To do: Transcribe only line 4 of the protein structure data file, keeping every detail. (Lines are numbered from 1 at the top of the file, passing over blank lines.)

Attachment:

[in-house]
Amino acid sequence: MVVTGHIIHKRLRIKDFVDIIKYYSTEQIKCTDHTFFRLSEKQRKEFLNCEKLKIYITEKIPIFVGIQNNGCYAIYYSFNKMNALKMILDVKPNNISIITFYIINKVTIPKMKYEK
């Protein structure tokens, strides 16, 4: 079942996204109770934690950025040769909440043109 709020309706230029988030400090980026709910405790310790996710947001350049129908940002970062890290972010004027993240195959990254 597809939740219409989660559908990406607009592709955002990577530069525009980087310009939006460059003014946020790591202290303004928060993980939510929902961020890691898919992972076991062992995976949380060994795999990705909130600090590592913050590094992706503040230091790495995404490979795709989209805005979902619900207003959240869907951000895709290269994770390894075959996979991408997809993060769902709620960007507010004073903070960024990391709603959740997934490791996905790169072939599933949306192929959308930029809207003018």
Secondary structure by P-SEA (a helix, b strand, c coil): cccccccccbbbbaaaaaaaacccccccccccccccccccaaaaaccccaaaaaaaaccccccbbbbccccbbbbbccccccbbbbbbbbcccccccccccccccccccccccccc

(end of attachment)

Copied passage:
Secondary structure by P-SEA (a helix, b strand, c coil): cccccccccbbbbaaaaaaaacccccccccccccccccccaaaaaccccaaaaaaaaccccccbbbbccccbbbbbccccccbbbbbbbbcccccccccccccccccccccccccc